Blind Ambition — Revisiting Searle’s Chinese Room

analytic philosophy, Artificial Intelligence, Chinese, Chinese characters, Chinese Room, Clearasil, computers, English, intelligence, Intelligent Design, intentionality, Irish Sweepstakes, John Searle, judo, MacArthur Fellowship, Neuroscience & Mind, observer, Pepsi, psychology, Roger Schank, script, Sophia Loren, The Cognitive Computer, Yale University
For the most part, computer scientists have tended to ignore Searle’s argument and the point of view that it represents. Source
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Brain Size Doesn’t Determine Intelligence

Ars Technica, birds, brain size, brains, chimpanzees, genetic engineering, Homo sapiens, human brain, humans, information processing, Intelligent Design, jetliner, John Timmer, lemurs, London School of Economics, Michael Denton, Michel Hofman, monkeys, Neuroscience & Mind, octopus, oxygen, Peter Cochrane, primates, psychology, superintelligence, synaptic connections, The Miracle of Man
Brains are not simple, so many “just common sense” theories have fallen by the wayside. Source
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How Plants Talk When We’re Not Around

anesthesia, associative learning, biology, Claude Bernard, communications, consciousness, fungi, gene expression, glutamate, Hailing Jin, heliotropism, Life Sciences, Mimosa pudica, miRNAs, nervous system, Neuroscience & Mind, plants, psychology, Rainer Hedrich, RNA, sensory hair, shameplant, TMAO, Venus flytrap, vernalization, worms
One genuine surprise in recent decades has been the discovery that plants have nervous systems like animals. Source
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New Animation on Topoisomerase Demonstrates Irrationality of Denying Design Evidence in Biology

amino acids, animation, ATP, biology, Danièle Gadelle, dehydration, DNA, double helix, early Earth, enzyme, Evolution, genomes, homochirality, hydration, Intelligent Design, intelligent designer, molecular machines, origin of life, Patrick Forterre, projection, psychology, replication, scientific materialism, supercoiling, topoisomerases, transcription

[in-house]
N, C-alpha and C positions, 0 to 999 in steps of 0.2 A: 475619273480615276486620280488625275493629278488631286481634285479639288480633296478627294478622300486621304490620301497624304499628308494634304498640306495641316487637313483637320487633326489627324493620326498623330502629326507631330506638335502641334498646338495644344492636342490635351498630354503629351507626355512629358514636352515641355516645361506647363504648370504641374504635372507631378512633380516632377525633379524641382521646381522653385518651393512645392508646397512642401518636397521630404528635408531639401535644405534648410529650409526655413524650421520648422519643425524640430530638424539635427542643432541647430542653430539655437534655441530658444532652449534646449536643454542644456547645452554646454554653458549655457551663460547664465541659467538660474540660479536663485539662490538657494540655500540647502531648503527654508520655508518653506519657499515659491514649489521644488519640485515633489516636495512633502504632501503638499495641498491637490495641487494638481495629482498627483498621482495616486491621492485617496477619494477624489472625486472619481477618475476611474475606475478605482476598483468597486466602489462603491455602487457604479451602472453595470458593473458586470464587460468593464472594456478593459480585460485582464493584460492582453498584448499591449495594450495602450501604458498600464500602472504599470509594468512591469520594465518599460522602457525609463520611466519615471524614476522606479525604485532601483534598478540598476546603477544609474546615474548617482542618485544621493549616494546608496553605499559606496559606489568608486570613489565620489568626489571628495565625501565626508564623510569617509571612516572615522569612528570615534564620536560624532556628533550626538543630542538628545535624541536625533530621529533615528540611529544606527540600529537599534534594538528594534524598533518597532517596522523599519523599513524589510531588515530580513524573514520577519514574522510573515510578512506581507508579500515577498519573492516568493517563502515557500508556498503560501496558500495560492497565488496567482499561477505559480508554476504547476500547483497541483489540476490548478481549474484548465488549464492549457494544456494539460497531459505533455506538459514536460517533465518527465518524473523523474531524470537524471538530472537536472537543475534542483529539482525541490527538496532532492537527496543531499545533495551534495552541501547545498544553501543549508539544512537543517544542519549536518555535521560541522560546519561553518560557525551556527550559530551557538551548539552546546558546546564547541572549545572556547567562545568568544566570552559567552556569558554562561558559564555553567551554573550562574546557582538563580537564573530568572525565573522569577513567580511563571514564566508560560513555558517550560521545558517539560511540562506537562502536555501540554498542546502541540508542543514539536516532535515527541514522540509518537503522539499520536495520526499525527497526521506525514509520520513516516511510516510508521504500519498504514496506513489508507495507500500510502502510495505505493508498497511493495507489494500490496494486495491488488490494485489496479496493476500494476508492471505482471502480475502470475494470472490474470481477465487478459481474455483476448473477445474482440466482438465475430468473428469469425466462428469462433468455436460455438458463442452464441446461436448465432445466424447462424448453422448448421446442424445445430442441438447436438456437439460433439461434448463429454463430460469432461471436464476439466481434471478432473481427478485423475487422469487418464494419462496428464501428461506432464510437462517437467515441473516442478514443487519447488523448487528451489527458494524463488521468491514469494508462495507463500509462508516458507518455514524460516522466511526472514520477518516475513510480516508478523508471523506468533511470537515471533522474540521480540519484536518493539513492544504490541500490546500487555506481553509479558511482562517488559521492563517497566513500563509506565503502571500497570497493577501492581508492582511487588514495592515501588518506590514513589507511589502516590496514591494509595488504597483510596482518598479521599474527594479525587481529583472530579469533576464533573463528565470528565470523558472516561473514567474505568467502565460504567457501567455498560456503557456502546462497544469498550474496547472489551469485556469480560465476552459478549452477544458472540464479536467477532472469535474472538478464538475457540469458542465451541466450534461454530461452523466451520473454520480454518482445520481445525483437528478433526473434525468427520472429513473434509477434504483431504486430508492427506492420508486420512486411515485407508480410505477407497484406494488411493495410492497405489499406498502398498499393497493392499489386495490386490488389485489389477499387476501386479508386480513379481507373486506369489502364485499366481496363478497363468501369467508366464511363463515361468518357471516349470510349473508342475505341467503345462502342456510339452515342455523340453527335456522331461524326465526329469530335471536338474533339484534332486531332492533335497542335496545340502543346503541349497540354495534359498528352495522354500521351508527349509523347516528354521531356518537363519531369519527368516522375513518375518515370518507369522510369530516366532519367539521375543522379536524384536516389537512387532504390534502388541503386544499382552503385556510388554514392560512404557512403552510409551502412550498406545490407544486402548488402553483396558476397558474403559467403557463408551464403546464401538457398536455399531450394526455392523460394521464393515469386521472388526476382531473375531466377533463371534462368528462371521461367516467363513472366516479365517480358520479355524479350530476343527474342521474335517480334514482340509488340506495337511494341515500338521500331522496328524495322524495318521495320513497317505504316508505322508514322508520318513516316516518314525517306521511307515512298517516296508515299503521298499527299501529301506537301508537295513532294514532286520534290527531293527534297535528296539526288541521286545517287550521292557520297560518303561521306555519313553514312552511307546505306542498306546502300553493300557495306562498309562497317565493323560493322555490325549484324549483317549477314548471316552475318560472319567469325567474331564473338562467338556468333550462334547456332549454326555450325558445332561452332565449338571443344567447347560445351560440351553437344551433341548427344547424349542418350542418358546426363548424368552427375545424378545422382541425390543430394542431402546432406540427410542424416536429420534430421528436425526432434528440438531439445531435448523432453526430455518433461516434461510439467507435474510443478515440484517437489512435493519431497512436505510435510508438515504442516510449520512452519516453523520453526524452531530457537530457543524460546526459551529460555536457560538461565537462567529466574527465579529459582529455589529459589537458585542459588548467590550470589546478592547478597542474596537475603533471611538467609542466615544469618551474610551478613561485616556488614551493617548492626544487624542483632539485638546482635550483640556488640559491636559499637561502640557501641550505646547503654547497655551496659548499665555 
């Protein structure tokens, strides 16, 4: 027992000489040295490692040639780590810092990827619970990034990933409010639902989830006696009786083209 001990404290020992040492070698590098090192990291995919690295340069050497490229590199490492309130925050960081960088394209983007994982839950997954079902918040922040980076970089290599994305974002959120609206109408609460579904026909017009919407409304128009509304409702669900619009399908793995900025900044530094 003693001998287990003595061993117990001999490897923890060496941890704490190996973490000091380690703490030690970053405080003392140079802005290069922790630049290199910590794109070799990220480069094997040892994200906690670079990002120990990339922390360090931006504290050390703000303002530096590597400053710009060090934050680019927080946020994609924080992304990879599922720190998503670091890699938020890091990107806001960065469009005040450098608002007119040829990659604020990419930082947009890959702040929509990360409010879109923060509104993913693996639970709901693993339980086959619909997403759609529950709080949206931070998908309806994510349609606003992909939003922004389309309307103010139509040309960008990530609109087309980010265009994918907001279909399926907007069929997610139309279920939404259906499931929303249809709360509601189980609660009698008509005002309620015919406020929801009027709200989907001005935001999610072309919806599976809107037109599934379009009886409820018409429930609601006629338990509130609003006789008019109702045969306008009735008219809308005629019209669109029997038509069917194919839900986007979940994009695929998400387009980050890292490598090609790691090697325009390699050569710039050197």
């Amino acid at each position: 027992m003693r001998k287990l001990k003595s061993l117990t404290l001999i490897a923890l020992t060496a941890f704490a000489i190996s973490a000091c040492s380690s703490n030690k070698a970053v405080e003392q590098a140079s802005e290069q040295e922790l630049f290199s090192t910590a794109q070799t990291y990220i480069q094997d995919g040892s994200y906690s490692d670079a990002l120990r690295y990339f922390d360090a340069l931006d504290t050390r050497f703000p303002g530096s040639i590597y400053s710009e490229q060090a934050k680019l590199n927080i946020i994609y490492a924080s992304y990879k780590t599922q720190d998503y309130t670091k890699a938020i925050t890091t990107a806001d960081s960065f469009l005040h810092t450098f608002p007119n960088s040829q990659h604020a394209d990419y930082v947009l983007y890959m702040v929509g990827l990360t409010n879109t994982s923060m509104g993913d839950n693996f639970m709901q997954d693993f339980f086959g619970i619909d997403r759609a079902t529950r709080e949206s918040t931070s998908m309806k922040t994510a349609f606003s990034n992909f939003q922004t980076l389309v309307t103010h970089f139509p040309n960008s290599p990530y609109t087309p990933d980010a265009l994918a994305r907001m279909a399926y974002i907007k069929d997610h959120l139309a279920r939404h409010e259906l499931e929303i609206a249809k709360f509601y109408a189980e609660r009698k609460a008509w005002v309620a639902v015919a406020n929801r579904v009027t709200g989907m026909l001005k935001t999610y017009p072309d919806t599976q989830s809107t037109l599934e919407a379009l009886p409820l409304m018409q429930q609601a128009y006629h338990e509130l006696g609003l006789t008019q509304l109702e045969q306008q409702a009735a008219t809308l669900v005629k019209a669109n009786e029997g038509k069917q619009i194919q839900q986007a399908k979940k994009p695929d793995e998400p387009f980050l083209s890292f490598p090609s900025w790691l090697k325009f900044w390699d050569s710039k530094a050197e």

Replication or transcription of DNA stresses the macromolecule, resulting in supercoiling. Topoisomerase II relieves the stress. Source
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Jordan Peterson Springs the Trap of Scientism

Andrew Copson, beauty, Carl Jung, competence, Faith & Science, history of ideas, Holocaust, hydrogen, hydrogen bomb, Intelligent Design, Johannes Kepler, John Lennox, Jordan Peterson, Lawrence Krauss, leprosy, Michael Shermer, myths, Oxford Union, physicists, psychology, religion, Return of the God Hypothesis, Sam Harris, scientific method, scientific revolution, scientism, Stephen Meyer
There’s a gaping God-shaped hole in both Krauss and Peterson’s particular ways of spinning all this. Source
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Jordan Peterson, Lawrence Krauss, and the God Hypothesis

Atheism, Beyond Order, Big Bang, Faith & Science, God Hypothesis, Jordan Peterson, Lawrence Krauss, Macbeth, metaphysics, physics, Physics, Earth & Space, psychology, religion, Return of the God Hypothesis, Richard Dawkins, Santa Claus, scientists, secular humanism, Stephen Meyer, supernatural, universe
Stephen Meyer opens his new book with a memorable anecdote about debating Krauss live while battling a fierce migraine. Source
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Admit an “Error” by Darwin and Huxley? Here’s How It Could Be Permitted

Aaron Hirsch, Bible, biology, Charles Darwin, Darwinists, dominion, Emil du Bois-Reymond, Evolution, evolutionary theory, golf, human exceptionalism, Intelligent Design, Kim Jon-il, Lord Byron, Nautilus, Nicolaus Copernicus, North Sea, On the Origin of Species, overfishing, psychology, T.H. Huxley
As we all know, evolutionary theory, like the famed golf game of Kim Jon-il, contains no errors or weaknesses of any kind. Source
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Balancing Lives, Economics, and Public Policy in This Plague

borders, calculus, Congress, constitutional rights, coronavirus, COVID-19, Culture & Ethics, Economics, elderly, epidemiology, ethics, euthanasia, experts, governors, health, incubation period, Medicine, neurosurgeon, polis, Politics, President, Principle of Double Effect, probabilities, psychology, public policy, scientists, Senate, social distancing, sociology, Thomas Aquinas, triage, ventilators
I am a physician, and while I don’t treat coronavirus patients personally (I’m a neurosurgeon), I work in a regional coronavirus center and have first-hand knowledge of the medical impact of this pandemic. The danger the virus poses to life is substantial — in vulnerable people, it causes severe pulmonary compromise, often requiring the patient to be placed on a ventilator, and a substantial portion of these ventilated patients will die. The virus is highly contagious, and has a rather long incubation period, which helps it spread — people who have it continue to walk around and spread it for quite a while before they become sick and realize that they are contagious.  A Framework for the Wisest Decisions For a variety of reasons, the coronavirus plague is devastating to…
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